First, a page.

Wednesday, February 6, 2013

Mode O'Day

It is firmly established that I love vintage clothing. I love the styles, cut, and fabrics that were used in the mid twentieth century. The workmanship of the simplest of garments is superior to anything you could buy in a department store today. Even the "low-end" brands were better quality. The fact that so many of these garments are now over 50 years old and still being worn is proof.

After buying a particular red dress I love, I wanted to know more about the designer. The label read "Mode O'Day" and under that, "Styled in California." I decided to do a little research.

 In my red "Mode O'Day" dress at Christmas (I have an apron on)

The Mode O'Day label

The year was 1932, and the country was deep in the depression. Most prudent people would not have thought it was a good time to start a business, but three brothers who were immigrants from Lebanon, throwing caution to the wind, started Mode O'Day. Their strategy was to manufacture dresses by the dozens, and instead of selling them wholesale to retailers, sell them from their own stores, passing the savings onto the customer. In their early days, most of their dresses cost $1.

The first Mode O'Day shop was founded in Glendale, CA, and by the mid 1960s, there were over 700 stores in over 30 states. Most of the stores were independently owned franchises. The individual owners would be able to purchase the dresses, on consignment, directly from the factory located in Utah. The Mode O'Day corporation also supplied display materials and most everything these small business owners needed to get started.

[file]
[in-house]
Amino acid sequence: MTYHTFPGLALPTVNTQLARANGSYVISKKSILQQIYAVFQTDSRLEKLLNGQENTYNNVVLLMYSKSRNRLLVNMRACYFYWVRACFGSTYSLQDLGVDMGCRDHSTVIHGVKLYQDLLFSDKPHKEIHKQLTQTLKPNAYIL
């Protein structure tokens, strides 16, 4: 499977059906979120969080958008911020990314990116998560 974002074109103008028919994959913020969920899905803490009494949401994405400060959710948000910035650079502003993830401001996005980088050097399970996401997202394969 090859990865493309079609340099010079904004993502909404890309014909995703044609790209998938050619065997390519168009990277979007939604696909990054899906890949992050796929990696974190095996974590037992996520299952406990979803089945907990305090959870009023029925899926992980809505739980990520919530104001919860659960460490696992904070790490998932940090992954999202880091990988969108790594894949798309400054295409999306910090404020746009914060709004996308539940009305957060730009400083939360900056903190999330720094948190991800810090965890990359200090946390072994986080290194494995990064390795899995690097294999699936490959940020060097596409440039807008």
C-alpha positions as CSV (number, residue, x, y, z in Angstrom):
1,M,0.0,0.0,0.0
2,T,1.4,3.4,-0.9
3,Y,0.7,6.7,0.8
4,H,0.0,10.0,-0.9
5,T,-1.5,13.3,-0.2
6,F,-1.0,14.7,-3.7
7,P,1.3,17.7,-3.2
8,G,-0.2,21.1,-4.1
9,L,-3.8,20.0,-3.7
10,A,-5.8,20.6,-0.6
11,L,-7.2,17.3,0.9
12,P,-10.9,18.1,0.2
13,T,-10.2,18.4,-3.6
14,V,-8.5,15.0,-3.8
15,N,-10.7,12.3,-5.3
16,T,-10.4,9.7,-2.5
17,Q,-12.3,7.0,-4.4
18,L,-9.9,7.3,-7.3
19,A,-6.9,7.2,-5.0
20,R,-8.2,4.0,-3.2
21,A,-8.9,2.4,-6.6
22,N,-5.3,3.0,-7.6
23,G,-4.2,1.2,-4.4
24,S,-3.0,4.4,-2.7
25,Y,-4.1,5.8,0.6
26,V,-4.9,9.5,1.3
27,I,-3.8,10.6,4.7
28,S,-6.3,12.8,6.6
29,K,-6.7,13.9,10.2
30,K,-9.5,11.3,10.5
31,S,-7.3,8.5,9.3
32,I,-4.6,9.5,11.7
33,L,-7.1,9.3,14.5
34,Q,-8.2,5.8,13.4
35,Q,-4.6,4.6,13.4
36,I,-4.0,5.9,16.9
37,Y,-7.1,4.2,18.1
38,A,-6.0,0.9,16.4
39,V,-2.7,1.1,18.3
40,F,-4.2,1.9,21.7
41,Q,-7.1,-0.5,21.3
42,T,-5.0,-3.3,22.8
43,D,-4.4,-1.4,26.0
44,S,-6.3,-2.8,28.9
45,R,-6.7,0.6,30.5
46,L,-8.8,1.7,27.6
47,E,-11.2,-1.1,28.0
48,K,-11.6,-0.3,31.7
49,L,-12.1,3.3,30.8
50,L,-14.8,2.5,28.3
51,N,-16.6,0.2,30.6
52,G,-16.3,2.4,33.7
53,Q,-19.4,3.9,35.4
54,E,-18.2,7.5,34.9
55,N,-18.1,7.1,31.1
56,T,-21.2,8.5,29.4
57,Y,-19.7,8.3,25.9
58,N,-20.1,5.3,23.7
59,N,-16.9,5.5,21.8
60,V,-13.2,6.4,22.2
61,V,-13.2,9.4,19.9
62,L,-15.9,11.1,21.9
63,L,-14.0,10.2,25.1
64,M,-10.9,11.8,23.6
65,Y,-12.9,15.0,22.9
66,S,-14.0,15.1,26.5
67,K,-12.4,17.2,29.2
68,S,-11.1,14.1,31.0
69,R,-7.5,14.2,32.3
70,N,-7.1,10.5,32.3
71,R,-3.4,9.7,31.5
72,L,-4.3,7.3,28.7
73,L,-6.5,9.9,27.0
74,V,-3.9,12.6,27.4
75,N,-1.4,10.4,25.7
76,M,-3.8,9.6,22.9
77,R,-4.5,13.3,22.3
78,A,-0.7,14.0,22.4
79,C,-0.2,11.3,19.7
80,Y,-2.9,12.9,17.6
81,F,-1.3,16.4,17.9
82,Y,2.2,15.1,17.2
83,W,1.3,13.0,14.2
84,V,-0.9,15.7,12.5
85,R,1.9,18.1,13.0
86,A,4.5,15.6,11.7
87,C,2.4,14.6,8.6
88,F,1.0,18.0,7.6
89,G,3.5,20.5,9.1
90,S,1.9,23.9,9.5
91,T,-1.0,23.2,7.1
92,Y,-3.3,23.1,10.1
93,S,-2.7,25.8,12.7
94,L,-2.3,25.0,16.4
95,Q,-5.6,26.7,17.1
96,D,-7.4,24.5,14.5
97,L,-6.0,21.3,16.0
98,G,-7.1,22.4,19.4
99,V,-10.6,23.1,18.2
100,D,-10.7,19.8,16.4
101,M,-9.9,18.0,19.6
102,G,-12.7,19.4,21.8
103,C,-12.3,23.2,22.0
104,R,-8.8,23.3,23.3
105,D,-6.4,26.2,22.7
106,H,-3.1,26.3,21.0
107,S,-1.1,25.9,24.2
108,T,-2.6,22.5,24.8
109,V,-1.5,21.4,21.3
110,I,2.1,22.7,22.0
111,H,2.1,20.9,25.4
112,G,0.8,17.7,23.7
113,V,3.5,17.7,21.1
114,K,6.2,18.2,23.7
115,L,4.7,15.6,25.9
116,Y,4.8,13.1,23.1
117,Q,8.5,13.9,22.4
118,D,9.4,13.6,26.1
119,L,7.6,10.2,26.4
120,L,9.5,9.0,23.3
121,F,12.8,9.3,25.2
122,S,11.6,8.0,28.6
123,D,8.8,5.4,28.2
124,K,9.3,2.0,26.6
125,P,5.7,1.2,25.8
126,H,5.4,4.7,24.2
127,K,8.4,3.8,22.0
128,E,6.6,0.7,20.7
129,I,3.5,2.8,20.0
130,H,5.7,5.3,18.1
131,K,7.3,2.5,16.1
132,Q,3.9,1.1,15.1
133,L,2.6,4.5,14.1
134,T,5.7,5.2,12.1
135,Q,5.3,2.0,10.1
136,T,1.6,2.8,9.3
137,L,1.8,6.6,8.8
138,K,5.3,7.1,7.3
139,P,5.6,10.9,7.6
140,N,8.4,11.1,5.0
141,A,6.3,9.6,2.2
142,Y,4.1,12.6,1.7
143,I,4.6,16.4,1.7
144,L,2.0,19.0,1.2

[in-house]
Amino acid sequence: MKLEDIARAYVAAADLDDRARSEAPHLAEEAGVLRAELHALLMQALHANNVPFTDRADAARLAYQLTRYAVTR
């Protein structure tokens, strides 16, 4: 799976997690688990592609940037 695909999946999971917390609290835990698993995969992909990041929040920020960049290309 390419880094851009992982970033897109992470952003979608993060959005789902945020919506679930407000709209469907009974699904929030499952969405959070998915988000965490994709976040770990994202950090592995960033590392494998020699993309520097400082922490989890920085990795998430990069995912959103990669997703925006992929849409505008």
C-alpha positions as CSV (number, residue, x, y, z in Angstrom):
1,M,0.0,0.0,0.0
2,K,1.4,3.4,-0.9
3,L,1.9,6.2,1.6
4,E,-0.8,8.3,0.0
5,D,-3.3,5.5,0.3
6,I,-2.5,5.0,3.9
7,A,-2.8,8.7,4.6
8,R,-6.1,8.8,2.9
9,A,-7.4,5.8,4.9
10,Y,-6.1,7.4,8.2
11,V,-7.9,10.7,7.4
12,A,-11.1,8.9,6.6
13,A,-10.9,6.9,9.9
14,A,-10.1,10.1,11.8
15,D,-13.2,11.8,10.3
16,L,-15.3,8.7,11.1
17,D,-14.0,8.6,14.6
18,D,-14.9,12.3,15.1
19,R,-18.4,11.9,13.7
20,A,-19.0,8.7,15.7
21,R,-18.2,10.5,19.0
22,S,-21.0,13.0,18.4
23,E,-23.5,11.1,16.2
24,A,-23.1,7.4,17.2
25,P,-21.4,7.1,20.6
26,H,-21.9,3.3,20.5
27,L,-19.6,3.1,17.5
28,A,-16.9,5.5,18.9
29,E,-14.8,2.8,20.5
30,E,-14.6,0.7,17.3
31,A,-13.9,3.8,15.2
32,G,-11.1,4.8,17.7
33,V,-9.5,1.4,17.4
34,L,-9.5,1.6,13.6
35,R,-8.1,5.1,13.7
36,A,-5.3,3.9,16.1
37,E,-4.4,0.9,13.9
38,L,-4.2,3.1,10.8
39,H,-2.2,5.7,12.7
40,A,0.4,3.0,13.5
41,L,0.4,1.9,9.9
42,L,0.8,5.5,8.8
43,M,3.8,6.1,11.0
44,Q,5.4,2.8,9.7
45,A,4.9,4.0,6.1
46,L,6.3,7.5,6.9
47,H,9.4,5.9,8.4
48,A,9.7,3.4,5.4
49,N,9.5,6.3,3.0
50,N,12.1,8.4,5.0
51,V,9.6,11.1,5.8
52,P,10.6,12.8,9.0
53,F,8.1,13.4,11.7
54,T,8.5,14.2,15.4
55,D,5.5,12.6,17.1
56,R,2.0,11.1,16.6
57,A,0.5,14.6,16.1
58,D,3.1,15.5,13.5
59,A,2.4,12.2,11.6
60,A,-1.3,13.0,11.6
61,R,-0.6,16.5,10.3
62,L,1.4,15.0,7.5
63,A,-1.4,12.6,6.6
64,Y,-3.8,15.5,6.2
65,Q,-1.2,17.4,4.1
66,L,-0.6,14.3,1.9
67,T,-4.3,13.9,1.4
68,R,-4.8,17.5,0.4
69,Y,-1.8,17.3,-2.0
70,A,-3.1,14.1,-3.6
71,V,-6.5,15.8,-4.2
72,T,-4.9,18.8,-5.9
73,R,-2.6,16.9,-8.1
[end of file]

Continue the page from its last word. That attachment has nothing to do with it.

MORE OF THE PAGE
The outside of the Tacoma, Wa Mode O'Day

Inside the Tacoma Store, 1947

 
Pictured above is the local San Jose Store 1955

Another shot of the San Jose shop located at Valley Fair 1955

I personally don't remember the Mode O'Day shops. The company was purchased sometime in the Mid 1960s  by the Gamble-Skagmo Corporation. At the time, Gamble-Skagmo owned many retail chains, from Pharmacies to Hardware Stores. In my research I haven't been able to pin-point the time of Mode O'Day's demiseI know that sometime in the 80s the company changed its name to "Fashion Crossroads," in an effort "to update their image." 

There are a lot of Mode O'Day dresses out there. Most of the 1950s styles are nipped waist, full skirt, and the sun dresses usually have a bolero. You can find dozens for sale, right now on Etsy, Ebay and other websites.


 





5 comments:

THE BIG MAMA INTROSPECTION said...

Hello Kim.

The 1955 boutiques pictures are so beautifull. Pfew it's was better before :/

Have a nice day.

Elisa said...

Love the dresses! So cool they actually had a local store and you found photos of it!

wacky tacky said...

That's really cool! I am totally unfamiliar with Mode O'Day but I think their business model was really genius. I love learning something new about something old! Thanks!

TemperamentalBroad@blogspot.com said...

I love all the old pictures of the shops! Can you imagine shopping there??? So much nicer than all the stretchy, hoochy clothes you see in over crowded stores now!

Zootsuitmama said...

We had a Mode O Day shop on the "square" in Independence Missouri when I was growing up. I shopped there in the "mod" sixties! Junior high through High school, I found cool dresses there! Thanks for the memories!

 

Made by Lena